PECO recently put its smart meter installation on hold after several devices overheated and one caught fire.
Although the flames were put out weeks ago, the response from officials is still smoldering.
PECO, an Exelon company that works across the greater Philadelphia area, has sparked the concern of Maryland’s Public Service Commission (PSC), which will hold a hearing on Tuesday with Baltimore Gas & Electric, Pepco, Delmarva Power and Light and Southern Maryland Electric Cooperative to discuss their smart meter installations and assess concerns pertaining to overheating issues, according to the Baltimore Sun.
The hearing appears to be preemptive, but given the uproar over a very small amount of malfunctions, it is in the PSC’s -- and the utilities’ -- best interest to bring facts and clarity to the technical issue of installing smart meters at homes, some of which probably haven’t had any electrical repairs or upkeep work done in decades. Erring on the side of caution is not just a nice idea -- it is a necessity for utilities that are trying to build better, more trusting relationships with their customers.
The problem is a serious one, but it is often presented out of context. Local TV news stations seem to love nothing more than an angry homeowner railing against the area's utility. CenterPoint, which has installed more than two million meters in Texas, is also facing a complaint from one woman who says her home was destroyed by a fire caused by a smart meter.
Read more below about the PECO story and what it could mean for other utilities.
PECO has halted its smart grid installation as of Wednesday.
The smart meter installation has been stopped because of overheating in about 15 homes after a smart meter was installed. In one instance, there was a fire. The utility, which is owned by Exelon and covers 1.6 million electric customers across the greater Philadelphia area, has installed about 186,000 meters to date.
Both the utility and the meter maker, Sensus, are putting safety first, but so far it looks like the meter itself is not to blame.
“There is no evidence that points to a Sensus meter as being the cause of any of these few overheating incidents,” Sensus said in a statement. “While the number is very small, 15 out of 186,000 or 0.008 percent, we continue to work with PECO to identify the root cause. But as PECO has stated, their investigations have shown existing issues with customer equipment and not the meter itself.”
The news that the meters are safe and the number of fires is small is good news for both Sensus and PECO, but it hardly alleviates the worries of wary consumers, who often hear more anti-smart meter rhetoric than they do positive information.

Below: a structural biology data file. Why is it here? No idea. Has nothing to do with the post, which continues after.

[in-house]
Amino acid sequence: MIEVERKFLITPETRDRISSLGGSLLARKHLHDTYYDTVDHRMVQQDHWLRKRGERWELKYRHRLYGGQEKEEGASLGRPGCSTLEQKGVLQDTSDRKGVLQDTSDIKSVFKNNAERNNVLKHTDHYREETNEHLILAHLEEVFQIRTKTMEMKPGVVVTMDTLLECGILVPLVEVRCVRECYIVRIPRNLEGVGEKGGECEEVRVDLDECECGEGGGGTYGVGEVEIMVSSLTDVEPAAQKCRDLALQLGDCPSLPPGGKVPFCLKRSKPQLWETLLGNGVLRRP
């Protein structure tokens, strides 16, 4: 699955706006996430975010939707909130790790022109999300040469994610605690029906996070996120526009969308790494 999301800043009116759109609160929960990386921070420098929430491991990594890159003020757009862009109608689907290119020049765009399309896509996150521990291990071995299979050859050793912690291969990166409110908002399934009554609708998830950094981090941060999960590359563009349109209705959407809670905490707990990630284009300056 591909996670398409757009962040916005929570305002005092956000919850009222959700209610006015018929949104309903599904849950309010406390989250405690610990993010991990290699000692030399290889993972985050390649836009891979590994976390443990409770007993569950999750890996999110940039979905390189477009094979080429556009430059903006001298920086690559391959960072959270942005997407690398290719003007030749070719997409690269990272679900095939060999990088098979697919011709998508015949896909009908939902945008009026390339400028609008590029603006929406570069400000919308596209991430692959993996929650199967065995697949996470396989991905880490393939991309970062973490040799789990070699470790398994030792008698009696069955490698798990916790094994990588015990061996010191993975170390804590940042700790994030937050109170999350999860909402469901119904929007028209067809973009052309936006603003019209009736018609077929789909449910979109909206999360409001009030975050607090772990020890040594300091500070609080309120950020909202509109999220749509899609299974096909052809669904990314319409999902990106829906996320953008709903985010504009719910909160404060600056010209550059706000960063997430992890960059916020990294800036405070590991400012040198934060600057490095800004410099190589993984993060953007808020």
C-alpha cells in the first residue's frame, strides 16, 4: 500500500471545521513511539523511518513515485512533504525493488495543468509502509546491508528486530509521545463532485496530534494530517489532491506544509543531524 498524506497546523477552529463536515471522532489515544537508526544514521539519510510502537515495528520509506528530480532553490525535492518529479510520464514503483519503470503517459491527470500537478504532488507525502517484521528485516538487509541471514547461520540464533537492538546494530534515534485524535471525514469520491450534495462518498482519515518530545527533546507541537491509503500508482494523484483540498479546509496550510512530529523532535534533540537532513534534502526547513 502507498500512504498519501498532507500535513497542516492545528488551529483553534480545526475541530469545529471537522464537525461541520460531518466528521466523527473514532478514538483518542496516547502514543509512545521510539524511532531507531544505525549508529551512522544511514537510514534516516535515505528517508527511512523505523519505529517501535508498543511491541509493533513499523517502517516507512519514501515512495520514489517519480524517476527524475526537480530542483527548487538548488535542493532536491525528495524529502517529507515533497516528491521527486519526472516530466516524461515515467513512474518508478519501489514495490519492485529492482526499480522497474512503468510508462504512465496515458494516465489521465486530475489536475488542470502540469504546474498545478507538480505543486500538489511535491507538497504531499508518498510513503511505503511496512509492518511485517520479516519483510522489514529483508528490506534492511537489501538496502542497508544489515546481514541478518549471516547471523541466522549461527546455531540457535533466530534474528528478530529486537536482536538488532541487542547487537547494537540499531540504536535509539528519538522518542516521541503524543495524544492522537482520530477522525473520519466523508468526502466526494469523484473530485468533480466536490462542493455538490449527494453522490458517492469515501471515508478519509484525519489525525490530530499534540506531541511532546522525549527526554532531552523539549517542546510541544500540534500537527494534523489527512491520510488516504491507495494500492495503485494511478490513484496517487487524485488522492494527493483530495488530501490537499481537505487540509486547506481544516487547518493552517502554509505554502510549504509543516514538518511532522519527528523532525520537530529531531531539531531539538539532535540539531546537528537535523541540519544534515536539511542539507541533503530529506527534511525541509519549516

The problem is similar to other utilities, including BC Hydro, where a few fires stoked smart meter opponents. In a recent story in the Vancouver Sun, the reporter notes that there are about 480 fires related to electrical malfunctions in homes over any given five-year period in British Columbia, and about 22 of those are related to the meter and distribution panel. BC Hydro is using Itron meters.
That is not to say that any fires resulting from new utility equipment -- in this case, a smart meter -- are acceptable. However, the risk overall, as Sensus notes, has been and remains quite small. But for opponents who claim health and safety concerns, any smart meter issue becomes ammunition.
For PECO, the installation stoppage should offer the utility a chance to come up with best practices after it fully investigates any fires. Are there warning signs of faulty wiring that the utility can offer to people after their meter installation? Is there a dedicated phone number for concerned citizens? Are there certain types of homes that should have an electrical inspection before the smart meter installation?
In Vancouver, the Sun reported the latter was already happening -- more than 1,000 homes where installers spotted problems were repaired by a qualified electrician before the meters were installed.
PECO is aware of problems that can occur. Like BC Hydro, the utility has repaired equipment in more than 4,500 homes before installing a meter. Installers wear fireproof clothing and heavy gloves in case of a short circuit as they remove the old meter, according to the Philadelphia Inquirer.
As part of the investigation, PECO is replacing some of the Sensus meters with Landis+Gyr meters to see if there are any differences in performances. As part of the full meter deployment, Landis+Gyr, Elster and Sensus were already part of the project.
So far, PECO has investigated six of the 15 incidents. “The investigations we have completed so far have shown existing issues with customer equipment -- and although this is not uncommon with the experiences of other utilities across the country, the safety of our customers is paramount and we will always do everything we can to keep our customers safe,” said Cathy Engel Menendez, communications manager for PECO.
All of the installed Sensus meters will get a software upgrade to automatically shut down if they overheat -- and beginning September 6, the Sensus meters will also alert PECO if an overheating issue occurs.